If we think that there would be some level of private investment in education, then not all public investment in public education is over-investment. I agree that there are other problems involved, including skewed coordination (between those gaining skills and the skills sought), and various other problems which plague socialized industries (increasing costs, falling quality, et cetera). I am not saying that the government does a better job at investment than the private sector.

          You are making a more specific claim: that government investment cannot increase real wealth. This claim is false.

          The government can increase real wealth. The loss is in opportunity cost. Let us say that the market outcome of the distribution of those same resources is X, and the outcome of public distribution is Y, where X > Y. That X > Y doesn’t mean that Y < 0. It just means that, on average, private allocation of goods is more productive/efficient than the public allocation of goods. Of course, a lot of public spending is basically consumption or malinvestment. I'm not denying this. But, to argue that all government spending leads to capital consumption is wrong; it just, in general, leads to less optimal outcomes.

          1. Taylor

            Hi Jonathan,

            I admit I have to consider this more and I am attempting to do that as we discuss. In the interest of further consideration:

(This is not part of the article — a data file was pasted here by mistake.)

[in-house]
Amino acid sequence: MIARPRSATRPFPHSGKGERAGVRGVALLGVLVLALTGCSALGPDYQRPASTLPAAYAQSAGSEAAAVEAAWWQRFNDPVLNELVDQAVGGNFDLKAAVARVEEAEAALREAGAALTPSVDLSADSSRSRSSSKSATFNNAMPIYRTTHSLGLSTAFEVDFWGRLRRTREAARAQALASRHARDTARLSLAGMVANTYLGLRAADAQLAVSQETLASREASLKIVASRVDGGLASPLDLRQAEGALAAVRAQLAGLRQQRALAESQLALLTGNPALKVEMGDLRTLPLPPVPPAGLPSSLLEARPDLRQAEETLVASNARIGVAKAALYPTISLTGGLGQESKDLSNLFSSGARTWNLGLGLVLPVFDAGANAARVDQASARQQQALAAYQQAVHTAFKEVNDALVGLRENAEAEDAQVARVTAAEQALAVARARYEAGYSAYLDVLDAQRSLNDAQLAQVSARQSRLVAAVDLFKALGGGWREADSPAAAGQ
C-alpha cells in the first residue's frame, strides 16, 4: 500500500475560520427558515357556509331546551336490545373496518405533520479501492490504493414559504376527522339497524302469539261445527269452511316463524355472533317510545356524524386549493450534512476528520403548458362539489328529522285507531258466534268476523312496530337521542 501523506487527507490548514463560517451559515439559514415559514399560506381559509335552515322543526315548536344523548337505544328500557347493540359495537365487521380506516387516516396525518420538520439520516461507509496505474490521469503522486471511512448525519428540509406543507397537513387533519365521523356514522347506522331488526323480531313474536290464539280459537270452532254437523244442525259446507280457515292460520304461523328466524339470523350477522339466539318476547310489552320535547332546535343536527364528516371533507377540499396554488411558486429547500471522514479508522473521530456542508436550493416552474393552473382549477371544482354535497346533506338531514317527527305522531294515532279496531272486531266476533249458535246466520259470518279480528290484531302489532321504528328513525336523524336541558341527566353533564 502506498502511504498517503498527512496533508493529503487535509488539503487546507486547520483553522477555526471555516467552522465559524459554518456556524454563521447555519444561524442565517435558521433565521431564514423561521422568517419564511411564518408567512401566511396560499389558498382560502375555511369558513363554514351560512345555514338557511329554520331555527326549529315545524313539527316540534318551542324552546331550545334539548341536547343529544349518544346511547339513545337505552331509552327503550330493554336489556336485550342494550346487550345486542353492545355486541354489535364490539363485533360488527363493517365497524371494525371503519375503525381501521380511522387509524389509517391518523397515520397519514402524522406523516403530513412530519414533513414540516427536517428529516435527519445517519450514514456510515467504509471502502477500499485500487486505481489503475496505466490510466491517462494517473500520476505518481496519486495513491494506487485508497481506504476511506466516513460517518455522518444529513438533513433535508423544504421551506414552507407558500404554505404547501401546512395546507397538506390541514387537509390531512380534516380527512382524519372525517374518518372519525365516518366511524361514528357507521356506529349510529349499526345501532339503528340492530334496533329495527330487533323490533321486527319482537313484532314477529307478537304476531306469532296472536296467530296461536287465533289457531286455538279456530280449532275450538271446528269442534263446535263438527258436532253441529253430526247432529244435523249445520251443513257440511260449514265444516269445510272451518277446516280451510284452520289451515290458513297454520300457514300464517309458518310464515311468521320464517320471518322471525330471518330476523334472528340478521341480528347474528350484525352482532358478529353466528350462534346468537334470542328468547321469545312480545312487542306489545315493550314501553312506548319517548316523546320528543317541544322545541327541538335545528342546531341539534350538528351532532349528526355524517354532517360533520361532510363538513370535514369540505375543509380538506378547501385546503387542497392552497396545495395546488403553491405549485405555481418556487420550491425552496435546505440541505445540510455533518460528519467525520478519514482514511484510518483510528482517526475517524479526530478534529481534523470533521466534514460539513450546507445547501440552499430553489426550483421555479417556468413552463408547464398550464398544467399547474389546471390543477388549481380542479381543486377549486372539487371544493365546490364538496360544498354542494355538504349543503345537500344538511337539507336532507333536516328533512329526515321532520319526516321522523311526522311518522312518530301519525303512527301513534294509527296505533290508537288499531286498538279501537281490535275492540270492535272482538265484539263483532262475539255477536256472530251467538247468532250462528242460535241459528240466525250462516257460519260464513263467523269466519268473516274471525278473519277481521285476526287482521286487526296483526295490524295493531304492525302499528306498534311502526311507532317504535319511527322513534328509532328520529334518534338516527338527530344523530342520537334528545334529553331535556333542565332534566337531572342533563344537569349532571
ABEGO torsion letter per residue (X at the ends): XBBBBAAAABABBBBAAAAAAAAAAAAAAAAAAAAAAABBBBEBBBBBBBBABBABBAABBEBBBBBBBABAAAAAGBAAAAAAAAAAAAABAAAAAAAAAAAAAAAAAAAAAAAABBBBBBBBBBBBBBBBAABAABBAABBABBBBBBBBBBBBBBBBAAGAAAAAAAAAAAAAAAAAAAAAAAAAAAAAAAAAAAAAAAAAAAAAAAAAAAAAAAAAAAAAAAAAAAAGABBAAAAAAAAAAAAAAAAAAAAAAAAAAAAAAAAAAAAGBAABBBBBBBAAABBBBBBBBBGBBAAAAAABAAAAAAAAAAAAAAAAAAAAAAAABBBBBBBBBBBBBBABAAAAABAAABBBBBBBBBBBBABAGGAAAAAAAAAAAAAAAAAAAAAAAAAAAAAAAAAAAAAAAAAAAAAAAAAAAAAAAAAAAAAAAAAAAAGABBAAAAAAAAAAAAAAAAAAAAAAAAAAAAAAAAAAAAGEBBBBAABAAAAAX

Is there a difference between “real wealth” and “more stuff”, economically speaking? For example, if a private individual produced 1,000 cords of firewood, but no one demanded (was willing to exchange for, at any price) the firewood and the private individual had no utility-increasing use for it himself, has his mere production of the 1,000 cords resulted in an increase in “real wealth” economically speaking?

            If I impress thousands of people and millions of tons of stone and have a pyramid constructed, have I increased “real wealth”? What if I build a road or a bridge that no one wants to drive on?

            What happens if I build a road no one demanded, but now that I’ve built it, people try to make the best use of it by utilizing it? In other words, prior to my building it the road is in the position of a pyramid, but afterward, people resign themselves and their value scales to incorporating the road into the structure of production? This is a different question than opportunity cost and optimality.